The petitioner is the wife and the legal representative of late Rameshwar Pershad residing at Hyderabad, who is an assessee under the Income-tax Act. On May 30, 1959, Rameshwar Pershad was assessed for the assessment year 1958-59 and on September 30, 1958, for the assessment year 1957-58 and also for the assessment year 1956-57 in his individual status. He had also an interest in a firm called Messrs. Kishanlal Oil Mills and at the time of the original assessments, his share of the income therefrom was tentatively fixed with the proviso that the assessment would be rectified under section 35 of the Indian Income-tax Act, 1922, after the assessment of the firm was completed. Subsequently, the assessment of the firm was completed and on the basis of that, the assessments of Sri Rameshwar Pershad for the years 1956-57, 1957-58 and 1958-59 were rectified on March 7, 1963. As a result of this rectification, the assessee had to pay Rs. 6,142.50 nP. for the year 1956-57, Rs. 8,074.50 nP. for the year 1957-58 and Rs. 2,283.44 nP. for the year 1958-59.
The order, as I stated was passed on March 7, 1963. On the order itself, the Income-tax Officer endorsed as follows :
'This should be paid within a week of receipt of the order.'
In the counter-affidavit filed by the Income-tax Officer, it is stated that the assessees authorised representative had no objection to the proposed rectification and that in consent thereof, he signed the order sheet on January 7, 1963, and that on the same day similar opportunity was given to Sri Ghashyamdas of Messrs. S. G. Dastgir & Co., chartered accountants, who represented the assessee for the assessment years 1956-57 and 1957-58 and also that the said gentleman gave his consent to the proposed revision of the assessment and that in token thereof, he also signed the order-sheet. So that, it must now be taken that there is no objection at all to the order passed under section 35 of the Indian Income-tax Act, 1922.
The point raised in this writ petition by the assessees legal representative, who is his wife, is that no notice of demand as required by the Indian Income-tax Act, 1922, or the Income-tax Act of 1961 was ever served on her. It is also further urged that as the rectification under section 35 of the Indian Income-tax Act, 1922, is made on March 7, 1963, after the Income-tax Act of 1961 came into force, the notice of demand should be given under section 156 of that Act. In paragraph 5 of the counter-affidavit it is admitted that no separate demand notice was served on the petitioner as the very order under section 35 mentions in the end that the amount is payable within a week of the receipt of the order and that, as the order was passed with the consent of the assessees authorised representative and further the order being one of rectification under section 35, the formality of issuing a demand notice was not strictly observed. In paragraph 4 of the counter-affidavit, it is stated that it is the old Act that applies to the present case as the assessment year was one which was prior to the coming into force of the new Act of the year 1961, and that, therefore, notice of demand, if at all, had to be given as required by section 29 of the Act of 1922 and that it is not necessary to give a notice under section 156 of the new Act of 1961.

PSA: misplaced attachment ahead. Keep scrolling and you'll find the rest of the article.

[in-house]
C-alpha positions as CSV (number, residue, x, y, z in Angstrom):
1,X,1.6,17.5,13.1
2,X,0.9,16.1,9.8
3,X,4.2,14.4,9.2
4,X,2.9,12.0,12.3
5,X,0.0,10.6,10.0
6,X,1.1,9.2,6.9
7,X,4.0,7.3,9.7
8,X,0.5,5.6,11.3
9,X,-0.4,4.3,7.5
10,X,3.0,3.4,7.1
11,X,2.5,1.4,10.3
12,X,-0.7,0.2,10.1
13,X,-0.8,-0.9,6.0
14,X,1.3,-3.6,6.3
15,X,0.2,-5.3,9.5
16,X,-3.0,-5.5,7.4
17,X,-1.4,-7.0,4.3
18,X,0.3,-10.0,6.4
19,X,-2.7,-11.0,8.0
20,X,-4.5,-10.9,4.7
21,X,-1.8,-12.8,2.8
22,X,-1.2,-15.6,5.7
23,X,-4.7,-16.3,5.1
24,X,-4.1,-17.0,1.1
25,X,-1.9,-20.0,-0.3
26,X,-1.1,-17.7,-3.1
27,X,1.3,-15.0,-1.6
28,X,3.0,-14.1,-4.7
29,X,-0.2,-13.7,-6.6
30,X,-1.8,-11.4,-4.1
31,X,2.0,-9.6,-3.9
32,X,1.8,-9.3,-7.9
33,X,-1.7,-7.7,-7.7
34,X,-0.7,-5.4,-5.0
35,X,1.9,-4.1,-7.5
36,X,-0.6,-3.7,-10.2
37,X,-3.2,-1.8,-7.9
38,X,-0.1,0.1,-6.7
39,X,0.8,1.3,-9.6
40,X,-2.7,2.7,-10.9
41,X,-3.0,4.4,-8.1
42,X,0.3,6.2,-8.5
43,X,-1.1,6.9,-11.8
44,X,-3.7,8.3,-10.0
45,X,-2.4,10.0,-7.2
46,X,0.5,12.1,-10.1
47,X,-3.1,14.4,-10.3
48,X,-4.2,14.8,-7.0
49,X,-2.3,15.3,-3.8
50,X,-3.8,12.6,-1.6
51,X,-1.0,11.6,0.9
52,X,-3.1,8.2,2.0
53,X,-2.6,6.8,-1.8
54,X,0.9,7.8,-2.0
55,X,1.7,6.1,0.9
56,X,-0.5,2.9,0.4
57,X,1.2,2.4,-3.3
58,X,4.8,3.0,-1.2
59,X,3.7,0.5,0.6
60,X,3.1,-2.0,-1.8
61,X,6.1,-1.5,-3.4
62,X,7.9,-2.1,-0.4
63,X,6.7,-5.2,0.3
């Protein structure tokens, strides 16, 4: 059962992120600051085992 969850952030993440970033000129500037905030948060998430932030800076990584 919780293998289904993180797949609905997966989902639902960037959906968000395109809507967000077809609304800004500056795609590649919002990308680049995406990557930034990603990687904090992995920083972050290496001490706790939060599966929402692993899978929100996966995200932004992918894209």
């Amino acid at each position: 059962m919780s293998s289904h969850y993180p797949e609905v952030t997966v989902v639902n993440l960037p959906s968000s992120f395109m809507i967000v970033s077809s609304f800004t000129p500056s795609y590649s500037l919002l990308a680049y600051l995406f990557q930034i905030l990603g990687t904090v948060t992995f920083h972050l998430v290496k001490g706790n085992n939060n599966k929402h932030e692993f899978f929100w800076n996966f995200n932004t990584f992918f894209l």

Under section 29 of the Income-tax Act, 1922 :
'When any tax, penalty or interest is due in consequence of any order passed under or in pursuance of this Act, the Income-tax Officer shall serve upon the assessee or other person liable to pay such tax, penalty or interest, a notice of demand in the prescribed form specifying the sum so payable.'